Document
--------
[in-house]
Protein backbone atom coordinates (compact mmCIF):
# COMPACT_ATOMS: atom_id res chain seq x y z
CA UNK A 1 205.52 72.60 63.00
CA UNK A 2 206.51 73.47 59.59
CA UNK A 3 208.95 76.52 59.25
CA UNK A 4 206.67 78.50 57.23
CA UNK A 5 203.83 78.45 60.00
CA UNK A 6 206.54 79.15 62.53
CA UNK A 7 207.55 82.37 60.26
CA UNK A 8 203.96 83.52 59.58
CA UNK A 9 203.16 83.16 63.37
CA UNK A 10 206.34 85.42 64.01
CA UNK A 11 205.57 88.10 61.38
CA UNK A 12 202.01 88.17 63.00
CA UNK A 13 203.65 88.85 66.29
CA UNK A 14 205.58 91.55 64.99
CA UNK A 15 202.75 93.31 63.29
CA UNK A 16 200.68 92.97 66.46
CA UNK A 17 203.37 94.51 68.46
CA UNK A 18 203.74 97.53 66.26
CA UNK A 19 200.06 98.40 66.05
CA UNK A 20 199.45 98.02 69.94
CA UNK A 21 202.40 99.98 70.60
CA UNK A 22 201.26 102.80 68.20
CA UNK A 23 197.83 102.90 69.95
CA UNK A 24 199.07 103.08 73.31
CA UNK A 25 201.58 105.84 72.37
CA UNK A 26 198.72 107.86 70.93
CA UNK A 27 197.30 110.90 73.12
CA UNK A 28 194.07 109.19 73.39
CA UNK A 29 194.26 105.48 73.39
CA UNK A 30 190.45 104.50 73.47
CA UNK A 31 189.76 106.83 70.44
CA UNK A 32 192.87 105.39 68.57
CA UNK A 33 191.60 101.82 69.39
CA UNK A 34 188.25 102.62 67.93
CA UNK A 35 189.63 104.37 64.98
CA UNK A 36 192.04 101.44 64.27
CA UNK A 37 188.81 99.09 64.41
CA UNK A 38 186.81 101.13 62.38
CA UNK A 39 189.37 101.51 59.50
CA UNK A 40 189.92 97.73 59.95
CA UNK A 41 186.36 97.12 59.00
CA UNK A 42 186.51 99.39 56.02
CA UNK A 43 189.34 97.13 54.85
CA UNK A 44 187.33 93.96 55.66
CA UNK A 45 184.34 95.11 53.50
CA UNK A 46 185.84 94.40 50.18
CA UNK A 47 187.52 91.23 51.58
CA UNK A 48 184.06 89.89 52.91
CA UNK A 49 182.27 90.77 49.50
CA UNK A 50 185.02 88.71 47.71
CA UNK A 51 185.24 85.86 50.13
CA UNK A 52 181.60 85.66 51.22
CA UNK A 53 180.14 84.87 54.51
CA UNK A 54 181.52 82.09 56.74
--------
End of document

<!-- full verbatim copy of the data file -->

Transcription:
[in-house]
Protein backbone atom coordinates (compact mmCIF):
# COMPACT_ATOMS: atom_id res chain seq x y z
CA UNK A 1 205.52 72.60 63.00
CA UNK A 2 206.51 73.47 59.59
CA UNK A 3 208.95 76.52 59.25
CA UNK A 4 206.67 78.50 57.23
CA UNK A 5 203.83 78.45 60.00
CA UNK A 6 206.54 79.15 62.53
CA UNK A 7 207.55 82.37 60.26
CA UNK A 8 203.96 83.52 59.58
CA UNK A 9 203.16 83.16 63.37
CA UNK A 10 206.34 85.42 64.01
CA UNK A 11 205.57 88.10 61.38
CA UNK A 12 202.01 88.17 63.00
CA UNK A 13 203.65 88.85 66.29
CA UNK A 14 205.58 91.55 64.99
CA UNK A 15 202.75 93.31 63.29
CA UNK A 16 200.68 92.97 66.46
CA UNK A 17 203.37 94.51 68.46
CA UNK A 18 203.74 97.53 66.26
CA UNK A 19 200.06 98.40 66.05
CA UNK A 20 199.45 98.02 69.94
CA UNK A 21 202.40 99.98 70.60
CA UNK A 22 201.26 102.80 68.20
CA UNK A 23 197.83 102.90 69.95
CA UNK A 24 199.07 103.08 73.31
CA UNK A 25 201.58 105.84 72.37
CA UNK A 26 198.72 107.86 70.93
CA UNK A 27 197.30 110.90 73.12
CA UNK A 28 194.07 109.19 73.39
CA UNK A 29 194.26 105.48 73.39
CA UNK A 30 190.45 104.50 73.47
CA UNK A 31 189.76 106.83 70.44
CA UNK A 32 192.87 105.39 68.57
CA UNK A 33 191.60 101.82 69.39
CA UNK A 34 188.25 102.62 67.93
CA UNK A 35 189.63 104.37 64.98
CA UNK A 36 192.04 101.44 64.27
CA UNK A 37 188.81 99.09 64.41
CA UNK A 38 186.81 101.13 62.38
CA UNK A 39 189.37 101.51 59.50
CA UNK A 40 189.92 97.73 59.95
CA UNK A 41 186.36 97.12 59.00
CA UNK A 42 186.51 99.39 56.02
CA UNK A 43 189.34 97.13 54.85
CA UNK A 44 187.33 93.96 55.66
CA UNK A 45 184.34 95.11 53.50
CA UNK A 46 185.84 94.40 50.18
CA UNK A 47 187.52 91.23 51.58
CA UNK A 48 184.06 89.89 52.91
CA UNK A 49 182.27 90.77 49.50
CA UNK A 50 185.02 88.71 47.71
CA UNK A 51 185.24 85.86 50.13
CA UNK A 52 181.60 85.66 51.22
CA UNK A 53 180.14 84.87 54.51
CA UNK A 54 181.52 82.09 56.74